Have you read the book “The Cat’s Revenge” by Claude Nuts? Of course you haven’t, I am allowing myself to joke about a condition that is far from humorous, and that is Cat Scratch Disease.
Now most people know that dogs carry diseases, including the deadly rabies, but the other domestic pet, the cat, carries its fair share as well. However, almost every household has at least one cat, and often more. Cats are affectionate, warm pets that will sit on your lap for hours, purring away, while it licks your hands. During that time, it may even be giving you more than love. It may be giving you a little present called Bartonella henselae, or simply, Cat Scratch Disease! Yes, your cat is a walking, purring receptacle of disease.
Tell me more, you say, while wondering if you should strangle the cat now or later! But first a little history. A little over 50 years ago, the clinical signs of Cat Scratch Disease were described, called romantically “La Maladie des griffes du chat.” However, the symptoms of this ailment are far from romantic.
Cat Scratch Disease affects between 2-10 people per 100,000 head of population in America, so whilst it isn’t an every day diagnosis, most doctors will come across a few cases in their medical lifetime.
The presenting symptom is a regional swelling of the lymph nodes, generally in a young person or a child, and the usual scenario involves a panicking parent who is sure the child has lymphatic cancer.
What actually happens is that the cat is carrying the organism known as Bartonella henselae, which is found all over the world, and which it inoculates into the human system. This bug in turn is trapped by the lymph glands, within which one almighty fight takes place, with the end result being that the glands swell dramatically and can even burst through the skin as a suppurating discharge. Other signs and symptoms include a fever, sore throat and headache.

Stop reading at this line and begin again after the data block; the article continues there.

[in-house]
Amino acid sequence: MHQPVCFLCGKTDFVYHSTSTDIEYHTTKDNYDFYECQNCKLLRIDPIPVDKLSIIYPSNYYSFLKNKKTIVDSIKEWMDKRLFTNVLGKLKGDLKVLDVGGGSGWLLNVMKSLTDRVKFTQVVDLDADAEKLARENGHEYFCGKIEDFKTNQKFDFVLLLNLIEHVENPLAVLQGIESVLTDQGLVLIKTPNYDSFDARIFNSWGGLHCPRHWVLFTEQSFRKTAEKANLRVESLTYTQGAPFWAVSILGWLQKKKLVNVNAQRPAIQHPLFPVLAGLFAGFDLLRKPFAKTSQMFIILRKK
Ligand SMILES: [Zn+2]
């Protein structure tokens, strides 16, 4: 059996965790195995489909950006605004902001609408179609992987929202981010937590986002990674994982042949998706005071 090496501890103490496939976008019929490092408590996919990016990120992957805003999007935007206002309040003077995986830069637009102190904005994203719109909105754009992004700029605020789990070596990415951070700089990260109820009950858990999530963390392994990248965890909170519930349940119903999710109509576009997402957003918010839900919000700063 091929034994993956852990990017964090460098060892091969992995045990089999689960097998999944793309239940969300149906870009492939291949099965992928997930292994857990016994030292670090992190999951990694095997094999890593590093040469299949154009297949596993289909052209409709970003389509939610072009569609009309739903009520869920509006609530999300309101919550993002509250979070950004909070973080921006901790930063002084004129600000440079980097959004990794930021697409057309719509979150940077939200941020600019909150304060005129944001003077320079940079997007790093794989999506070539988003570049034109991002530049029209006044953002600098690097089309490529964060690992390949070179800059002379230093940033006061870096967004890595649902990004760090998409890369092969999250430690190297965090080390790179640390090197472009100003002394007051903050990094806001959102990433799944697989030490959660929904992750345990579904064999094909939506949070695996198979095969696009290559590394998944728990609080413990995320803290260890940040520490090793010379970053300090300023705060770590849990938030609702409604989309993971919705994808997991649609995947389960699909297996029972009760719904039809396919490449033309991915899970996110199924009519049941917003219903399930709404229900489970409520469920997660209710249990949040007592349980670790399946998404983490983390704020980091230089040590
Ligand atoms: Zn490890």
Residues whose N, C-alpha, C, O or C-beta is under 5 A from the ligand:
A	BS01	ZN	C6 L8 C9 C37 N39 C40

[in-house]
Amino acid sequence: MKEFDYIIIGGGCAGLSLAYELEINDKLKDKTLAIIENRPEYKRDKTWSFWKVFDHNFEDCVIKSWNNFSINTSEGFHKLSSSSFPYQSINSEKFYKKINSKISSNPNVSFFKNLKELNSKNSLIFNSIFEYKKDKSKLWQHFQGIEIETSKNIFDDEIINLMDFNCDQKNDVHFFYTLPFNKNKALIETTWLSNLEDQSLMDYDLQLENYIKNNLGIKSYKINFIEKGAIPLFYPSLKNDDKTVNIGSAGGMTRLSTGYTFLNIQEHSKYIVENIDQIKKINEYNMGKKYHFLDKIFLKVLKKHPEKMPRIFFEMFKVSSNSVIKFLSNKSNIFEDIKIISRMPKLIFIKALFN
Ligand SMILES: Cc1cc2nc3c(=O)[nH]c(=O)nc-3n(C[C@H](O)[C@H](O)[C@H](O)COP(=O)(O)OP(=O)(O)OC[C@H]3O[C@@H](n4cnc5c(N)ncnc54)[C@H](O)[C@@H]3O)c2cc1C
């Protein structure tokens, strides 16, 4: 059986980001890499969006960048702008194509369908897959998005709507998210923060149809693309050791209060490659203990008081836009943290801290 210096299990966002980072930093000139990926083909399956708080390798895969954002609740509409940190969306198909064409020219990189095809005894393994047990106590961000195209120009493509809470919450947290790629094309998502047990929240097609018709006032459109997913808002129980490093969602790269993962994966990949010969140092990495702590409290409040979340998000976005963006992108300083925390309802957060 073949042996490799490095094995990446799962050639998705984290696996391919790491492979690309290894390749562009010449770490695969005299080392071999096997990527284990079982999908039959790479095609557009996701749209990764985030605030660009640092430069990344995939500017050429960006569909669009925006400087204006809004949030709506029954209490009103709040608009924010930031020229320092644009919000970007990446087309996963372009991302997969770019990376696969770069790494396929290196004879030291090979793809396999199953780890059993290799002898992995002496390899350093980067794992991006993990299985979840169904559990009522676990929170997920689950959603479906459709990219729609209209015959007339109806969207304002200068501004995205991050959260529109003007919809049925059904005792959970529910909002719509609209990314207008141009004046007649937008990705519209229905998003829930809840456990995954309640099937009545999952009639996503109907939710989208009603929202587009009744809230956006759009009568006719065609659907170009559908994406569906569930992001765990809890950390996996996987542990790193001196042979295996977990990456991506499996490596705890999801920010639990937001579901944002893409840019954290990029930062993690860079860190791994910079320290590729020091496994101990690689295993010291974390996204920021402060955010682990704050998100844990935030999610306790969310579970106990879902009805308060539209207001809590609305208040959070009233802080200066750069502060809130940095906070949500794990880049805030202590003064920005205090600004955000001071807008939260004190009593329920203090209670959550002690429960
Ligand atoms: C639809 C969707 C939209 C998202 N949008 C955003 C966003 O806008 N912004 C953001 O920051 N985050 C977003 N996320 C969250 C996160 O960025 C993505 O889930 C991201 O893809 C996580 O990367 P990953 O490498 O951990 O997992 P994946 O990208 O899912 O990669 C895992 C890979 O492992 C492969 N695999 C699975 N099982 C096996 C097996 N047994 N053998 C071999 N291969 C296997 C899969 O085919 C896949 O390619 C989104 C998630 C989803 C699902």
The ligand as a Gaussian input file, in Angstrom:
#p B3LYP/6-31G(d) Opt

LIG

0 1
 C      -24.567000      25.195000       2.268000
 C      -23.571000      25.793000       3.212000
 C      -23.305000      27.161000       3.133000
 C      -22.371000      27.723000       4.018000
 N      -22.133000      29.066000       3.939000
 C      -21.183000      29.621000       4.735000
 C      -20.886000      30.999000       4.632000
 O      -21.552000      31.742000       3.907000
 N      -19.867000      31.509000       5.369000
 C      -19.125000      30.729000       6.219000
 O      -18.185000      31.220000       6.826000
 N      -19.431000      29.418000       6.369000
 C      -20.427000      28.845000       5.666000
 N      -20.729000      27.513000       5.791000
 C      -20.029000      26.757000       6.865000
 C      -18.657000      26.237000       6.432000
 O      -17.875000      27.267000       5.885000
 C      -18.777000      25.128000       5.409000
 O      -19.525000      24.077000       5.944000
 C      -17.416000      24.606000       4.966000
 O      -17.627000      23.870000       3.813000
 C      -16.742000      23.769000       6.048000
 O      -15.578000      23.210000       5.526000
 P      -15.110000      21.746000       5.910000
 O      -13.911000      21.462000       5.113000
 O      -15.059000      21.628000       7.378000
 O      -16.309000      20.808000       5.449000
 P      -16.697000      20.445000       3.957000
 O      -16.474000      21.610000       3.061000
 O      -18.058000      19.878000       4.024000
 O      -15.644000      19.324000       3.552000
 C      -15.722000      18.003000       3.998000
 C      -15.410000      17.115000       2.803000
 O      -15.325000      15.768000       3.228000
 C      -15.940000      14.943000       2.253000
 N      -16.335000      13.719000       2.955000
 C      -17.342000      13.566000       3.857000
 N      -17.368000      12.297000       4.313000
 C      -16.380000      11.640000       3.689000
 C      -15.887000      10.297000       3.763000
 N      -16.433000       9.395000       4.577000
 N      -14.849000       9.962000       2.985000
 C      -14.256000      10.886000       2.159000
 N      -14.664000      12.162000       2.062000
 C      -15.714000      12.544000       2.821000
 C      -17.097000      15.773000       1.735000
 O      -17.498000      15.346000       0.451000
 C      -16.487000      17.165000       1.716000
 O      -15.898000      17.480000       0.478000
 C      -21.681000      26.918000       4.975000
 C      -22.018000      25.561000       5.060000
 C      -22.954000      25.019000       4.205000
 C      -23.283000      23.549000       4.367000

Now there are many causes for swollen glands, fever, headache and sore throat, so how do we pick on the family pussy cat? Quite simply, there will be a history of having been bitten or scratched by the family moggy, and the inoculation site will drain into the affected lymph glands.
So just how does the cat give you a “shot” of bugs? Well, firstly somewhere between 20-40 percent of cats are carrying the organism, and it lives in the cat’s saliva as well as in its blood. While licking its claws, pussy cat leaves a collection of the organism there, which in turn becomes yours when the cat scratches you. Deliberately or accidentally.
Cat Scratch Disease, although generally localized can even end up infecting internal organs such as the liver, spleen heart and brain, though this is very rare. For most people who contract the illness they quietly recover, though it can sometimes take some months. However, for people with compromised immune systems, spontaneous recovery is not the norm. Children get the disease more than adults, because children tend to spend more time with pets, and pull more than the occasional tail.
There is treatment, with one of the most appropriate antibiotics being Doxycycline, while the most usually available penicillins are fairly ineffective. There are tests which can be done in the laboratory to prove or disprove infection by Bartonella henselae, so what we call a “Definitive” diagnosis can be made. Again you can see the dangers in self medication. If you do indeed have Cat Scratch Disease from the cat bite, the penicillin you bought is useless!
So should we all go out and take our cats down to the vet and consign them to the great veterinary hospital in the sky? The simple answer is no, but the moral to this tale is that we should be on our guard. Cat scratches and bites should not be taken lightly. Immediately after any injuries you should wash the wounds with soap and water and after a thorough cleansing only then apply your favorite antiseptic, and at the first sign of problem, pop into the hospital and get it checked. But just leave the cat at home!